We live in a diverse country with many different languages and more often than not employers prefer employees who can speak multiple languages, listing all of them could be beneficial to you.
Your notice period can normally be found in your employment contract and this should be listed for potential employers to understand what your availability is to start in a post. Only list immediate if you are currently not employed or if you have an agreement in place with your current employer that you may resign with immediate effect
The following information can be included in your CV if you like, but is optional and does not need to be included if you don’t want.
Some roles are only available to BEE candidates due to government requirements, if you fall into this category you should consider adding this into your personal details.
This information should only be included IF you have a recognized disability, hiring disabled candidates assist companies in improving their BEE scores, providing them with this information upfront can assist in pushing your CV higher up the list.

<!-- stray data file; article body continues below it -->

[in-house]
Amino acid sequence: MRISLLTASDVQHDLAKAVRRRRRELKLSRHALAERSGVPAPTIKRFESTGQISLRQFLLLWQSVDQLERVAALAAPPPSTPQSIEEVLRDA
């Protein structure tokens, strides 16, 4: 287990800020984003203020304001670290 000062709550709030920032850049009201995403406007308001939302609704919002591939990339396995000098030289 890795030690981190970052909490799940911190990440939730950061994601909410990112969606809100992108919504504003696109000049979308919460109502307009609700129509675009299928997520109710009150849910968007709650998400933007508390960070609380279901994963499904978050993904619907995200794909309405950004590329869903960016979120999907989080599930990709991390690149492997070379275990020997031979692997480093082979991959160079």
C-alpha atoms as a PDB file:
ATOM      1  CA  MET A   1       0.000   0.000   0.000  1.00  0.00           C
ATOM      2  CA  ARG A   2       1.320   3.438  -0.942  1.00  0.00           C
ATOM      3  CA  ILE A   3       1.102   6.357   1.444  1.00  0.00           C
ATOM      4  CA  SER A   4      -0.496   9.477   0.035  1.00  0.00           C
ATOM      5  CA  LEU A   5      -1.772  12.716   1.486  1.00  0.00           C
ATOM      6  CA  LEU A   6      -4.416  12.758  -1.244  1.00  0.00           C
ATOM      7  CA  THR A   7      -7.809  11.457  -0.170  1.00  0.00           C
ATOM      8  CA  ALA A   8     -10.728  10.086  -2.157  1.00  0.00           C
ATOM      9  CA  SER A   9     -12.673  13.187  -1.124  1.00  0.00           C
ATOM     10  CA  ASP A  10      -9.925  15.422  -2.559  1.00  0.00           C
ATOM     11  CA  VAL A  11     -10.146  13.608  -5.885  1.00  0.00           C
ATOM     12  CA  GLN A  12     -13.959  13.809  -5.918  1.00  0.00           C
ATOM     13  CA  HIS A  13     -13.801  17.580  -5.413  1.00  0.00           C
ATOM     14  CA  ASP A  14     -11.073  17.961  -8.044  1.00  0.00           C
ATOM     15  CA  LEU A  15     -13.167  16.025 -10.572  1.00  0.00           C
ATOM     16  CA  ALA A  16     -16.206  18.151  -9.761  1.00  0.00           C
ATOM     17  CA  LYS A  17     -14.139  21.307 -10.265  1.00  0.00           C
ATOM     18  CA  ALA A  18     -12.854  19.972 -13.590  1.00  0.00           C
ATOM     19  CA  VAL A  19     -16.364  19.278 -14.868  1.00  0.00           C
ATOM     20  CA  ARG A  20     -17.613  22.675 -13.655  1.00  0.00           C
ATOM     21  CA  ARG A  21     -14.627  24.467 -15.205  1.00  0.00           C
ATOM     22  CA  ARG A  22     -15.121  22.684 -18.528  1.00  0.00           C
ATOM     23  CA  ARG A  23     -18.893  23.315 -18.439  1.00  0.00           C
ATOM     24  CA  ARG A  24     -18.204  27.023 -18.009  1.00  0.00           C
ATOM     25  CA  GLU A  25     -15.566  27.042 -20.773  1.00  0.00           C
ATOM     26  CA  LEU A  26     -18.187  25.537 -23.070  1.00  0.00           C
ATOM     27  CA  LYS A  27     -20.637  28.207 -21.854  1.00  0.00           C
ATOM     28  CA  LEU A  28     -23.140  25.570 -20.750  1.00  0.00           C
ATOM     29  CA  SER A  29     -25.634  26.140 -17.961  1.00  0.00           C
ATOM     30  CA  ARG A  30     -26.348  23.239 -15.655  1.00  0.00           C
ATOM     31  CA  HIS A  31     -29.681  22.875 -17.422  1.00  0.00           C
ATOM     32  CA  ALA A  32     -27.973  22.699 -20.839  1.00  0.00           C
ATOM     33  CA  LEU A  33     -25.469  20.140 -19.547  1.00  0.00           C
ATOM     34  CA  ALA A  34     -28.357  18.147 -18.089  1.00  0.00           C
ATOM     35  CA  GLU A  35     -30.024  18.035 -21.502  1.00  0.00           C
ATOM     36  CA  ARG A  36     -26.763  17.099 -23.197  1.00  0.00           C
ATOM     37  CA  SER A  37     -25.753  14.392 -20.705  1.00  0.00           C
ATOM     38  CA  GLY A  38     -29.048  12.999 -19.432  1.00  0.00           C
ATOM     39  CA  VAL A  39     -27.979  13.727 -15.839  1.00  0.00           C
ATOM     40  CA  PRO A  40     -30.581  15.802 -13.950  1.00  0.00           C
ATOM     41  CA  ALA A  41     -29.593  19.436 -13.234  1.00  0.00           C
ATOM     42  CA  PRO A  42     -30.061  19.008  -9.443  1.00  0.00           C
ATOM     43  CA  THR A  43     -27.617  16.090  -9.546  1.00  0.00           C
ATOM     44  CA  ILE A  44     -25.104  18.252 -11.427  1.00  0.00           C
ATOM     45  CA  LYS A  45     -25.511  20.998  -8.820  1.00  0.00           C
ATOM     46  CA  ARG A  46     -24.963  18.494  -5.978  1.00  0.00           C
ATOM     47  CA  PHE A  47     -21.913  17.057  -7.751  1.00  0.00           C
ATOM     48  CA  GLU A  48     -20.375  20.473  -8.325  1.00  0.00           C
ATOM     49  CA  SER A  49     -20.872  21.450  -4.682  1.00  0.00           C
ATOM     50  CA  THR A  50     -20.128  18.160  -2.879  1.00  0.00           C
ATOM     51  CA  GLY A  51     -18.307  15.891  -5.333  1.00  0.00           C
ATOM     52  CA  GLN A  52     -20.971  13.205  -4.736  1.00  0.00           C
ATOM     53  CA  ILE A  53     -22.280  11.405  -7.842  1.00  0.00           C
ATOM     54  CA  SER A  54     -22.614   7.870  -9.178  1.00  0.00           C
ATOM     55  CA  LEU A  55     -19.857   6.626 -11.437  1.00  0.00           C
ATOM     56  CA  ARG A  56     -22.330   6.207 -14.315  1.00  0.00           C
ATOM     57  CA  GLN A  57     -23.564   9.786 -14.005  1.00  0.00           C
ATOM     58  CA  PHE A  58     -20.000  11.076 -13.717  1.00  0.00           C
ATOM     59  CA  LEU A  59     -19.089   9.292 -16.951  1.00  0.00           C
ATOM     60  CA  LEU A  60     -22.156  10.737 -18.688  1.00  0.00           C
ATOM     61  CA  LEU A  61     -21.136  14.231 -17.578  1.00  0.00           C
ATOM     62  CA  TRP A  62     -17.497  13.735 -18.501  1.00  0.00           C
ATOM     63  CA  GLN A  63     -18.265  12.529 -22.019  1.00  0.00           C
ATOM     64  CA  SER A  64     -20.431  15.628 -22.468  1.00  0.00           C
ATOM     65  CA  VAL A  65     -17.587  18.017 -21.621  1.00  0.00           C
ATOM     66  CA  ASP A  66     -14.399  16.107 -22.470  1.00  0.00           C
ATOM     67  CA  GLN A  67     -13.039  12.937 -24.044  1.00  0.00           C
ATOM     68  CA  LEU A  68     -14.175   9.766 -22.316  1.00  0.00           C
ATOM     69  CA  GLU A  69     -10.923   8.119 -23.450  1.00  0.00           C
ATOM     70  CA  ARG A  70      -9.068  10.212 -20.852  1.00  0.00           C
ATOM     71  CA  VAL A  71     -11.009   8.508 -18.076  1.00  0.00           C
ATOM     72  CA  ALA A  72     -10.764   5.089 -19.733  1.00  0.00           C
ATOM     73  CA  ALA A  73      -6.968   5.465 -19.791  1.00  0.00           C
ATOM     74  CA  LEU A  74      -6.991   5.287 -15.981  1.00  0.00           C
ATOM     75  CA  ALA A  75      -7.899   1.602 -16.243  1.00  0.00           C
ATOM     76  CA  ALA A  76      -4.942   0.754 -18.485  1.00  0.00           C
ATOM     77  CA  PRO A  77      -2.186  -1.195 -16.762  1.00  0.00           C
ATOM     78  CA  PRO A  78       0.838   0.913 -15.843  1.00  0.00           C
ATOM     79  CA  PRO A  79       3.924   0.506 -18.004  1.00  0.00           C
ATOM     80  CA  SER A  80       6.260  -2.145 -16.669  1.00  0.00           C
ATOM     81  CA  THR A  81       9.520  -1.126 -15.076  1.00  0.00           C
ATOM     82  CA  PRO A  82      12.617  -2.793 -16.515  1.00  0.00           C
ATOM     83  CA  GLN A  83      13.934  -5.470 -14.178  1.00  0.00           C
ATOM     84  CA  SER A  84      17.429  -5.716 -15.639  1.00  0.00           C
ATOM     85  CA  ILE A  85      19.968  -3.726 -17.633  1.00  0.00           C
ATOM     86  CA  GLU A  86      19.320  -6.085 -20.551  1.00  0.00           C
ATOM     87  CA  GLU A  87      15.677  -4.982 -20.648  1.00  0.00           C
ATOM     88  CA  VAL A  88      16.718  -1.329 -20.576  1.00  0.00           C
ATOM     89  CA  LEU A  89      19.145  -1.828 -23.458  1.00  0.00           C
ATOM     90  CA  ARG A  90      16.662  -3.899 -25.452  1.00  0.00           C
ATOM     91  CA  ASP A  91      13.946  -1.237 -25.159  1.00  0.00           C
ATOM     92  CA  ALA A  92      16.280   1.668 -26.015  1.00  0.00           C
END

Determine what your current Cost to Company (CTC) is, this is a term used to calculate the total cost to the company to employ you and includes the company contributions of UIF, medical aid, provident fund etc. as well as your contributions. Basic salary, bonuses and incentives as also included in your cost to company. Calculate your current salary correctly, taking into consideration any bonuses, benefits, perks and commission. Should the new employer not offer benefits, those amounts will need to added into your salary so that you will be able to cover them yourself. Do research to understand what the market is paying for the type of role that you are applying for, take into account your level of expertise. You wouldn’t want to push for a salary that is outside of this bracket nor would you like to be underpaid.